In the most obvious of ways, the Golden Globes have absolutely no bearing upon the Oscars. No academy member suddenly thought last night, "By Jove, that 'Artist' sure seems to be a favorite of the Hollywood Foreign Press. I'd best check it out." If anything, given the reputation of the people voting for the Globes, you could see academy members wanting to go the opposite way.
But that's not how it works either. At this juncture of the award season, with nomination ballots already in, Oscar contenders can only help (or hurt) their chances by the way they conduct themselves when in the spotlight at public events. So how did this year's crop of Oscar contenders do last night at the Globes? Let's go to the tape:
She's human. Forget for a moment the forgetting of the glasses. Did you see the kiss she gave her husband of 33 years, Don Gummer? Or the smooch she planted on Colin Firth's lips? Mamma Mia! Meryl was bursting with love last night! And then, yes, this master thespian can apparently be reduced to fits of profane yammering without her pair of trusty reading glasses. Granted, her speech went on a bit too long, but the standing ovation that greeted her and the charming humanity she displayed from the stage can only enhance her chances with academy voters. Which brings us to ...
When Streep did that cute little distress signal at the podium, miming a pair of spectacles with her hands, the call went forth to Hollywood: Get this woman her glasses! A specialized unit immediately sprang into action, an A-list A-Team that had Harvey Weinstein handing off the glasses to George Clooney who then made it almost all the way to the target before (in his words) "chickening out" and giving the final baton to David Fincher who ... started for the podium and then sat back down.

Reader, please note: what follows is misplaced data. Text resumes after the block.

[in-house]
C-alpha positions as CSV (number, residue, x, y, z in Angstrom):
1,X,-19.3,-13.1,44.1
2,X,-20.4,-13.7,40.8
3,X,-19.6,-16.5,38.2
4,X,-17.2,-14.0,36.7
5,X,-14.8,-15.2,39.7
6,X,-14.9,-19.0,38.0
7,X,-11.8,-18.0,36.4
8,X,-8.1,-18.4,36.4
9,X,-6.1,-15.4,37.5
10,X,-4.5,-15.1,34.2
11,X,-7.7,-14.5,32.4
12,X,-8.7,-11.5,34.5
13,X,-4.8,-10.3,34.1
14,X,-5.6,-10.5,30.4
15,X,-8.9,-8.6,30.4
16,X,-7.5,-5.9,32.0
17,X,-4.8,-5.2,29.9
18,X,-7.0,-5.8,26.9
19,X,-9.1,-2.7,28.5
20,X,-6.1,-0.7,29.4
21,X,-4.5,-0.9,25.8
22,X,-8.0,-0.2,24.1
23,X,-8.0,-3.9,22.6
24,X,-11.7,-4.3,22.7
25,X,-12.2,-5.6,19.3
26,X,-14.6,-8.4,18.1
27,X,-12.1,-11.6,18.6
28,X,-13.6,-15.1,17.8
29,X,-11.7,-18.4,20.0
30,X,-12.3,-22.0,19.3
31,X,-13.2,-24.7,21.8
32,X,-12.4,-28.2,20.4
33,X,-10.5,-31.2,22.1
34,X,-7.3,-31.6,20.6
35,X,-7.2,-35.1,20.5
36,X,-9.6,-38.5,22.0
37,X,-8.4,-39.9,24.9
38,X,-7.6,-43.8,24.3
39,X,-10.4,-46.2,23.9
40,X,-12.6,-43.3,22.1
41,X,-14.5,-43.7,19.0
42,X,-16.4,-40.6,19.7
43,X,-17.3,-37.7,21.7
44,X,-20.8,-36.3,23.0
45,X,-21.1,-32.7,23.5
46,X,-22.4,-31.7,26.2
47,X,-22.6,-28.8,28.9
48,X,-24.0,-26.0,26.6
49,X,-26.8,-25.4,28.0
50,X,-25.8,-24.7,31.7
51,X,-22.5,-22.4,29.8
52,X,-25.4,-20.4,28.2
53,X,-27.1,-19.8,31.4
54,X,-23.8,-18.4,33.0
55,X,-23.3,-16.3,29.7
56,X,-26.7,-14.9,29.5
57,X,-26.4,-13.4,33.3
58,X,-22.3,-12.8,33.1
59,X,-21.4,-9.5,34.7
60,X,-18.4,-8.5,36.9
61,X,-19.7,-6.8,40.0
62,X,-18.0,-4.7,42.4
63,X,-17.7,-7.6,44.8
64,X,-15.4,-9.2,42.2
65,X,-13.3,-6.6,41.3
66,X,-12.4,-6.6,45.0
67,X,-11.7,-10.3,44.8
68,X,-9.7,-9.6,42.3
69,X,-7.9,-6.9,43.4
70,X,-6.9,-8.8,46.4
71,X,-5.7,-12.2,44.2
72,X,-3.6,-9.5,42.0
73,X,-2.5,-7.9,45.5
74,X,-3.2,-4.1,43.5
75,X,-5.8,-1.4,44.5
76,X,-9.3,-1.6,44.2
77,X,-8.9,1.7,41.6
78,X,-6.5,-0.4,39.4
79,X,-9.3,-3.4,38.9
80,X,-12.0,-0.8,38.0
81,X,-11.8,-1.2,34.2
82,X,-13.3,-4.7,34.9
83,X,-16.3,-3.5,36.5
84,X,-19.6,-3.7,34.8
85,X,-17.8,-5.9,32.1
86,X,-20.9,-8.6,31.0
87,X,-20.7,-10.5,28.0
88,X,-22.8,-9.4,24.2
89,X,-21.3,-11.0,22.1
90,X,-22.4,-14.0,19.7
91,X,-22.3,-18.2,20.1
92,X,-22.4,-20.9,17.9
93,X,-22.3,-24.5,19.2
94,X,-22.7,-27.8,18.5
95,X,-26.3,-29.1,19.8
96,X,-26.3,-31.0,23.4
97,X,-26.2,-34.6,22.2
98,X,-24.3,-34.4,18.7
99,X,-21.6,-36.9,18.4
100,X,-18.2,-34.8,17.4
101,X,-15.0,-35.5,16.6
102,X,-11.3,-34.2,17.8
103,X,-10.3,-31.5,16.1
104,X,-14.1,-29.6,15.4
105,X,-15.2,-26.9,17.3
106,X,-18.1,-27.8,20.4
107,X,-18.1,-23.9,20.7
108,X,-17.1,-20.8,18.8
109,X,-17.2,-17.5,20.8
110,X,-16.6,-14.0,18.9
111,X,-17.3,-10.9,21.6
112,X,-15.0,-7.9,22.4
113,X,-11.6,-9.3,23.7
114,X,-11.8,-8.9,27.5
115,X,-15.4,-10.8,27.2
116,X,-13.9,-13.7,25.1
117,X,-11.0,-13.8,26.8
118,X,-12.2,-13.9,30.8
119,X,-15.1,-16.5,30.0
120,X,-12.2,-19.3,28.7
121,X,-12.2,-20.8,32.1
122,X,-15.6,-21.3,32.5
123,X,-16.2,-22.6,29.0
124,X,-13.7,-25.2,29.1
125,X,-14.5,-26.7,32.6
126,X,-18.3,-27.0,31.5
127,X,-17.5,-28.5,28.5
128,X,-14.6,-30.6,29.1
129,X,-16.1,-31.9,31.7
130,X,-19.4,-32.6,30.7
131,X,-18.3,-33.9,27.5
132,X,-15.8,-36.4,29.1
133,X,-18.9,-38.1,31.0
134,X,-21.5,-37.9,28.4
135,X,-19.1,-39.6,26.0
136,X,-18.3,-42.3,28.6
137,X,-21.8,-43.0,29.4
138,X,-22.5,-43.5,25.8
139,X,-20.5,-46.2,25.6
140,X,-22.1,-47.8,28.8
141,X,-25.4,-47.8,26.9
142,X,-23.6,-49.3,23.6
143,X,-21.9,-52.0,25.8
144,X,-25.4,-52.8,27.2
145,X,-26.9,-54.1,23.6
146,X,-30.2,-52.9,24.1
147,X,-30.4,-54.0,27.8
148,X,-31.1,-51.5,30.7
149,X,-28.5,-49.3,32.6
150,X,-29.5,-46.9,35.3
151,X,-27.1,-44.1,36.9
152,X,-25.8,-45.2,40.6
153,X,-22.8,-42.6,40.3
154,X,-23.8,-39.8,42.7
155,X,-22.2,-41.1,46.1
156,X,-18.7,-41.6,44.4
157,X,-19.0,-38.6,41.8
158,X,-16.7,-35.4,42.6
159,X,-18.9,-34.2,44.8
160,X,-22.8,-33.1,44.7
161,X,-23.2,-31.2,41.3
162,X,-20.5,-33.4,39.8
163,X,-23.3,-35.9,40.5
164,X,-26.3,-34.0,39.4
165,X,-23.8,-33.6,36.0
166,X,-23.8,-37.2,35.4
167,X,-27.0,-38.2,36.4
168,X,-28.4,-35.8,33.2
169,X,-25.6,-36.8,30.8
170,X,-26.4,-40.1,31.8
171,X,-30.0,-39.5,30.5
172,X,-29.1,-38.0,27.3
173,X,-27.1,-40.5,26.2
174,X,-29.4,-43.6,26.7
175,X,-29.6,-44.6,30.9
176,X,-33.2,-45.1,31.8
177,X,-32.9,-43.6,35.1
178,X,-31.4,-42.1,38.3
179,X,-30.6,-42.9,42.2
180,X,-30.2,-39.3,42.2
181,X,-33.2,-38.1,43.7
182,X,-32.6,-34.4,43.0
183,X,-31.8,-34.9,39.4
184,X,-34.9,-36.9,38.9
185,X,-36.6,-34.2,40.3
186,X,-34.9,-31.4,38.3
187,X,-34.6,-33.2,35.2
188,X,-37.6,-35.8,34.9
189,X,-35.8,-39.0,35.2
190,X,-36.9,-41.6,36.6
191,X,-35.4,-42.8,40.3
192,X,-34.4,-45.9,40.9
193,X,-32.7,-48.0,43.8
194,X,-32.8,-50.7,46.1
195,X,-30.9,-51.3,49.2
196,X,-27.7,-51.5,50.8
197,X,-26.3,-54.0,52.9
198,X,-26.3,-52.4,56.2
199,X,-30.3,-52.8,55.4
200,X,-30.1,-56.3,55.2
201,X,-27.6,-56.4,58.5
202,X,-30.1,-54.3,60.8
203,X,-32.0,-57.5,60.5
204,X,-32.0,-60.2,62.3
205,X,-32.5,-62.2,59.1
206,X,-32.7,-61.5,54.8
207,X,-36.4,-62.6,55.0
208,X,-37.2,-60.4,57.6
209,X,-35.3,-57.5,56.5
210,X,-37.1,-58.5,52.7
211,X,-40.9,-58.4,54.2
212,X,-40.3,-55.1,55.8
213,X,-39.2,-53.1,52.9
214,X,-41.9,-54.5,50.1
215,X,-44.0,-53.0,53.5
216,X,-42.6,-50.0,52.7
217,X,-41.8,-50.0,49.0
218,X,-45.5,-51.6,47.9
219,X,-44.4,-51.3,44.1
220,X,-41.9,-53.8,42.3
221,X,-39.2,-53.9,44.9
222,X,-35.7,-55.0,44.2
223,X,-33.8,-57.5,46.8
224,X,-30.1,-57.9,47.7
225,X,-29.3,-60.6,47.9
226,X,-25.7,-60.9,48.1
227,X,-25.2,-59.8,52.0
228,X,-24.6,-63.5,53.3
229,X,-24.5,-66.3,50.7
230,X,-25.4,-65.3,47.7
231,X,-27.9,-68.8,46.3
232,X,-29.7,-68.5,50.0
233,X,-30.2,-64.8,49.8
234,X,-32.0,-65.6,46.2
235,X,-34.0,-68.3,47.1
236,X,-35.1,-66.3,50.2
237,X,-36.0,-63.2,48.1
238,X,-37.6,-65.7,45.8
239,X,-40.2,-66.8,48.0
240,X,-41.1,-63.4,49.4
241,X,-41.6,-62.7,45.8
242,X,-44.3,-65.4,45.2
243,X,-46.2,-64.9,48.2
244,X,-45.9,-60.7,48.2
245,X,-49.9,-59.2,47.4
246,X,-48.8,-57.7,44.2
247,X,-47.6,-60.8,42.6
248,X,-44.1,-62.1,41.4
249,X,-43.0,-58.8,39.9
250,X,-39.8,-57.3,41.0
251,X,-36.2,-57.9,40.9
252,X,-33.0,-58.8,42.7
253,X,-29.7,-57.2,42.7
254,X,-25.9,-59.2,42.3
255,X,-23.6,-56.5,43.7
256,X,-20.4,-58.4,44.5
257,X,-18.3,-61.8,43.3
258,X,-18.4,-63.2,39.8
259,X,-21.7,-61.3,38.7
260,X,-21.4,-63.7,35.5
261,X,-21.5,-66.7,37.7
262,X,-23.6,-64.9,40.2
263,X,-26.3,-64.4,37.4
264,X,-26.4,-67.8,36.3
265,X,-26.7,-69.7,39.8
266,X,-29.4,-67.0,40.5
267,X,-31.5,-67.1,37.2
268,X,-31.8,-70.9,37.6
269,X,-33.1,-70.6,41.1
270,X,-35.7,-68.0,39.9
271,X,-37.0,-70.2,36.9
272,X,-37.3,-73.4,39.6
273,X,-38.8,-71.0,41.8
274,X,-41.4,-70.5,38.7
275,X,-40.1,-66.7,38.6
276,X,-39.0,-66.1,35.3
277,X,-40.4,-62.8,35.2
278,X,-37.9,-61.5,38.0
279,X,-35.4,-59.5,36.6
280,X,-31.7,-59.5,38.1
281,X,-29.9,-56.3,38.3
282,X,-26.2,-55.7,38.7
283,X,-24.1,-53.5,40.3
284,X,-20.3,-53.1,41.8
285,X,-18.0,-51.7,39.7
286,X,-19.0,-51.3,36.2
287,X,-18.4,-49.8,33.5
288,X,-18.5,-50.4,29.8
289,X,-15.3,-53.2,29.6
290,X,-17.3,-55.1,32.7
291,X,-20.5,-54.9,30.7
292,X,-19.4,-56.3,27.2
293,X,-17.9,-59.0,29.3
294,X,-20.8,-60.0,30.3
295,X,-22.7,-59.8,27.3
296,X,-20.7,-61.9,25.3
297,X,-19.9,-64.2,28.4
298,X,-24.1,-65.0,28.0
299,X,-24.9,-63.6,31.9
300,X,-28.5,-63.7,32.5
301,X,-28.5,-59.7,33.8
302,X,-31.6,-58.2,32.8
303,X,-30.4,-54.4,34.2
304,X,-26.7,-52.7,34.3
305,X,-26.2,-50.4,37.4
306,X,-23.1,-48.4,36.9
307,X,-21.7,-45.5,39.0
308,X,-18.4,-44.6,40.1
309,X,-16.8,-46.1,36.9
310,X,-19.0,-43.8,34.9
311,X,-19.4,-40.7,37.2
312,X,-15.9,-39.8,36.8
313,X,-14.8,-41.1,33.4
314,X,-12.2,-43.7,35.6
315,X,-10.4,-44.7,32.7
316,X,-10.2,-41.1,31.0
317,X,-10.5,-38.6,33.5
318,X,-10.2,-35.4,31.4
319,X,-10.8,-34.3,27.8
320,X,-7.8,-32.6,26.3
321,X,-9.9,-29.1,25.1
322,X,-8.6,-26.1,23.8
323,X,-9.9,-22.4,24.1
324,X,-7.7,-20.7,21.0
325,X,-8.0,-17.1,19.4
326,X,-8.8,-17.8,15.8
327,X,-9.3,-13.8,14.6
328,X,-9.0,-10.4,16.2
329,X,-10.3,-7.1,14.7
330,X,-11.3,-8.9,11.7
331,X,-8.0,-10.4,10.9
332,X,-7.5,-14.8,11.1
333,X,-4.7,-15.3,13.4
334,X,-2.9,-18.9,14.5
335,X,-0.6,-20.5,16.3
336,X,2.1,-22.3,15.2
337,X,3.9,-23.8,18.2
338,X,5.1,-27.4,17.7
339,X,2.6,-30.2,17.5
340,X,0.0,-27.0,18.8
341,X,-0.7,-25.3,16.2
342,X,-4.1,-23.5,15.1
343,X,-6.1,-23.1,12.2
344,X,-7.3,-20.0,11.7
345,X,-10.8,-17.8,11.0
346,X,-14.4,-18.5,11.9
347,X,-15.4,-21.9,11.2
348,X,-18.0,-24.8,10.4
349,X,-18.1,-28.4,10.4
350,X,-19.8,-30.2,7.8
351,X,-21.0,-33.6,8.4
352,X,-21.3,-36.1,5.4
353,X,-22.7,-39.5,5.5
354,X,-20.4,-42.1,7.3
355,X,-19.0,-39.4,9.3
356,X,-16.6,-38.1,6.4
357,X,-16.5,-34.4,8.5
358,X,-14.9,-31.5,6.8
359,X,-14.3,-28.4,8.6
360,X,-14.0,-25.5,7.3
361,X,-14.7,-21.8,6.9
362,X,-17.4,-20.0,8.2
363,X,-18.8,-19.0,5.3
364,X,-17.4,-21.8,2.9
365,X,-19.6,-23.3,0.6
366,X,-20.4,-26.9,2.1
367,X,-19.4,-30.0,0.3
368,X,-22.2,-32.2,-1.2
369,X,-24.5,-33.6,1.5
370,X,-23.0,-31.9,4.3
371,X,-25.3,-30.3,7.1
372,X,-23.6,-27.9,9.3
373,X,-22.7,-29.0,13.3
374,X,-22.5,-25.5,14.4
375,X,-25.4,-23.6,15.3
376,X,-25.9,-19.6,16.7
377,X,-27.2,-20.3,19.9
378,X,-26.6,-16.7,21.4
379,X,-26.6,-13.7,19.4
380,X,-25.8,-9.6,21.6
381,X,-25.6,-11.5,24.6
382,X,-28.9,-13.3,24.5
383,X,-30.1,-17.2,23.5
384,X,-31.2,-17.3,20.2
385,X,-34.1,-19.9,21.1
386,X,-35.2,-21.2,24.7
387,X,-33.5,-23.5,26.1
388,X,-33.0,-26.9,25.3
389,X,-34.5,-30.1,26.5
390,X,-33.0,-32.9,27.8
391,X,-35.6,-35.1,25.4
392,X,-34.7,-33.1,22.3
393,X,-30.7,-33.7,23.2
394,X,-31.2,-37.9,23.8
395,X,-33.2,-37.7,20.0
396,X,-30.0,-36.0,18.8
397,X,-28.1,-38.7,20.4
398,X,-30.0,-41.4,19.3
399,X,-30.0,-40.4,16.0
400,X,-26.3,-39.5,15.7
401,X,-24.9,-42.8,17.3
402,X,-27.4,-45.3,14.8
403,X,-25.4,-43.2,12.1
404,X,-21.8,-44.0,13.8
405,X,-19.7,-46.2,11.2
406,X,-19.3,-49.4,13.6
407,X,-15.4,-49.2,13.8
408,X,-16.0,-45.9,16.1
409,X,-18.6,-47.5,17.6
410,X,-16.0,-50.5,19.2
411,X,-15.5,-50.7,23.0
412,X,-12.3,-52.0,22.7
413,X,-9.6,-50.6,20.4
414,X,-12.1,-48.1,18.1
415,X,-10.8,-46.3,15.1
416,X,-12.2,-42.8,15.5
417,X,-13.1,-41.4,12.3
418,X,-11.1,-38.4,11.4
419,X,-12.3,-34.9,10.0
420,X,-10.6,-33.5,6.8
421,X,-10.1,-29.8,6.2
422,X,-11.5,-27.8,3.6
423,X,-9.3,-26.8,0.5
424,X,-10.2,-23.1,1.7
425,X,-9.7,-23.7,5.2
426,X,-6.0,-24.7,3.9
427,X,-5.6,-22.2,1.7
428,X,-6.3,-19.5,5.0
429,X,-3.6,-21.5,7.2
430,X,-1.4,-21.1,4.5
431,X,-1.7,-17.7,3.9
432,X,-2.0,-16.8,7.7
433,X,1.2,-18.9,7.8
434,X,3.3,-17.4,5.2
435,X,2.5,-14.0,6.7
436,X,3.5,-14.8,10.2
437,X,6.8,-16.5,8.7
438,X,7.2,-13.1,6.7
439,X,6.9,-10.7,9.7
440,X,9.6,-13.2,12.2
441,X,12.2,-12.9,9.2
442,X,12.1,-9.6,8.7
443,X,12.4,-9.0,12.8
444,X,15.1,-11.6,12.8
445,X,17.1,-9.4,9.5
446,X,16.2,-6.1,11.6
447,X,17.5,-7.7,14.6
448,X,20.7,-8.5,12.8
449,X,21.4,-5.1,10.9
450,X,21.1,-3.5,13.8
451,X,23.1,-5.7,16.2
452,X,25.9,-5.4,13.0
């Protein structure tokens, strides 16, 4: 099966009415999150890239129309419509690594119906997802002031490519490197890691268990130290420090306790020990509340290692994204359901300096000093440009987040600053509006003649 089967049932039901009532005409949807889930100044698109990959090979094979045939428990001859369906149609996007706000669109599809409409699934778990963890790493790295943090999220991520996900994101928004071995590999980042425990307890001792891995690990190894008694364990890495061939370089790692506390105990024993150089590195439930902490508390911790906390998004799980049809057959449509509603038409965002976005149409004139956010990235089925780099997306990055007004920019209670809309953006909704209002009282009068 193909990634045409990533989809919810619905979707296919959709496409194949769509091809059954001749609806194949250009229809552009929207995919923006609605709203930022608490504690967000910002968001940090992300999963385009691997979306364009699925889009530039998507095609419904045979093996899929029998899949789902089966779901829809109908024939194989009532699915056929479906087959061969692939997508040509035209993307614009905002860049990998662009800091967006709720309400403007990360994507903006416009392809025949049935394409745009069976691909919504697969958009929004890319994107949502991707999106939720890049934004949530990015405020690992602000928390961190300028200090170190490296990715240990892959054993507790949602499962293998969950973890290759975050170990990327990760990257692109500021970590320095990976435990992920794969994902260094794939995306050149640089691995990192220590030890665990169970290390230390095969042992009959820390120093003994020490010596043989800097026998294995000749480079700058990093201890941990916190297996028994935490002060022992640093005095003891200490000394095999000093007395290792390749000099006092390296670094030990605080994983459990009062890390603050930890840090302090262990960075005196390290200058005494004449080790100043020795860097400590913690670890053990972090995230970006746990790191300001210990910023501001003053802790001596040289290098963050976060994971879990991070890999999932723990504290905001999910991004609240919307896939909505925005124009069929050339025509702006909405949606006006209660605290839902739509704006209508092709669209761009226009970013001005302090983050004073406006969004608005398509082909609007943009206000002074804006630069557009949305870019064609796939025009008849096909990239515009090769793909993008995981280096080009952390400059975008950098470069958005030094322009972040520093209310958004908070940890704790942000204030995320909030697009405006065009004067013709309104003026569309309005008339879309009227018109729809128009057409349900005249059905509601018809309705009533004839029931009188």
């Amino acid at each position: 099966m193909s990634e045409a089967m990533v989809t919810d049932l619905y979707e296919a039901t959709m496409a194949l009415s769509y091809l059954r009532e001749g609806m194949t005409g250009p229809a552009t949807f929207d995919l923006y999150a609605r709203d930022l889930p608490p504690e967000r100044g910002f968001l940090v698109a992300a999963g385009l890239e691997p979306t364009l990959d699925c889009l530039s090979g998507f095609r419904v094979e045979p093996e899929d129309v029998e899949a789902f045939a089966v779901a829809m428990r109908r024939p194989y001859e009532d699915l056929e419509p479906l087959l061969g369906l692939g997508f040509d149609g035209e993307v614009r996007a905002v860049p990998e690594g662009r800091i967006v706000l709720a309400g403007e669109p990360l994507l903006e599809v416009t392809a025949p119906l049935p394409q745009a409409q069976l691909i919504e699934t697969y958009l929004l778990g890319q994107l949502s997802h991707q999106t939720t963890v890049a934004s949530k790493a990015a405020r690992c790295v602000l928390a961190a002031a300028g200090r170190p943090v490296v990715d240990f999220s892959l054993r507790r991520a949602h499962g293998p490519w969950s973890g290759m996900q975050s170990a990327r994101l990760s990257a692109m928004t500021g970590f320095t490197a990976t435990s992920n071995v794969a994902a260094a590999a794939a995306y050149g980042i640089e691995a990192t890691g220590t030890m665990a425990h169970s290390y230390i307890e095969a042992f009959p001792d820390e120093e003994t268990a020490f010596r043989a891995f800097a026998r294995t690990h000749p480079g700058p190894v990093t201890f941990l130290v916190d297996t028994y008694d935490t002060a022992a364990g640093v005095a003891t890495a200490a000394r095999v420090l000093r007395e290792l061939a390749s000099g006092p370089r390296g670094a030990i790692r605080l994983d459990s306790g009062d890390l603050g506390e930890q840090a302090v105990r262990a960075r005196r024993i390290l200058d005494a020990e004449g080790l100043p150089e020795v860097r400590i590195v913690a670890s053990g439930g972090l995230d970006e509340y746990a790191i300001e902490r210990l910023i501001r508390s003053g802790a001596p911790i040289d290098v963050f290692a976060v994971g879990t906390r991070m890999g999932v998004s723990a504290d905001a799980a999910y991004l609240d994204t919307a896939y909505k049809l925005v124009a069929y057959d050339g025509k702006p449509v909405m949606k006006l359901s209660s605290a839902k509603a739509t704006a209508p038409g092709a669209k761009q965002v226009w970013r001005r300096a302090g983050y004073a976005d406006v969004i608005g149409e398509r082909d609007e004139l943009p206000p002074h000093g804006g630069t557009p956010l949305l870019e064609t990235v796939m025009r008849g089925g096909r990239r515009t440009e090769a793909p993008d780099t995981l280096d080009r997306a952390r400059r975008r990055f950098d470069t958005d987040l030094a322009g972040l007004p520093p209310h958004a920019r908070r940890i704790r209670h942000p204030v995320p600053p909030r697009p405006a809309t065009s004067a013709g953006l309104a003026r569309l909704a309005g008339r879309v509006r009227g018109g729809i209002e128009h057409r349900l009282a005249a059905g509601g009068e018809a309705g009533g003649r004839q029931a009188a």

First, let us just remark how odd it is to see Fincher occupying the Mayor of Hollywood front-and-center table spot usually reserved for the likes of Jack Nicholson or Tom Hanks. But more to the fatal Clooney gaffe: There's no way the publicity-shy Fincher makes that final handoff in the spotlight. Clooney might as well have picked up his phone and called Ryan Gosling in Thailand for all the good he did in giving the glasses to Fincher. And viewers would have delighted in seeing him on stage with Streep.
On all other counts, Clooney acquitted himself nicely, displaying his trademark blend of graciousness and charm. His acceptance speech mixed an affable shout-out to friend Brad Pitt's humanitarian work with a profane thank-you to Michael Fassbender to "taking over the frontal nudity responsibility that I had." His remarks were short and sweet and few would mind hearing a variation of them come Oscar night.
Tears? Check. Surprise? Check. "Seriously nuts" and "trembling ... gonna fall off these high-heel shoes"? Endearing. Quoting Dr. King? Priceless. The shot of Melissa McCarthy crying says it all. This woman will be hard to beat, even in a year dominated by her "Help" costar Jessica Chastain.
Even though (from the look on his face) Mark Wahlberg has no idea how to pronounce his name (nice save, Jessica Biel!), Dujardin enjoyed a nice introduction to Middle America last night, delivering a clever speech that played up his nationality without resorting to Benigni-level antics. The bad news: He's still being upstaged by the dog.
— Glenn Whipp
Photo: Meryl Streep hoists her Golden Globe for lead actress in a motion picture drama, which she won for her performance as former British Prime Minister Margaret Thatcher in "The Iron Lady." Credit: European Pressphoto Agency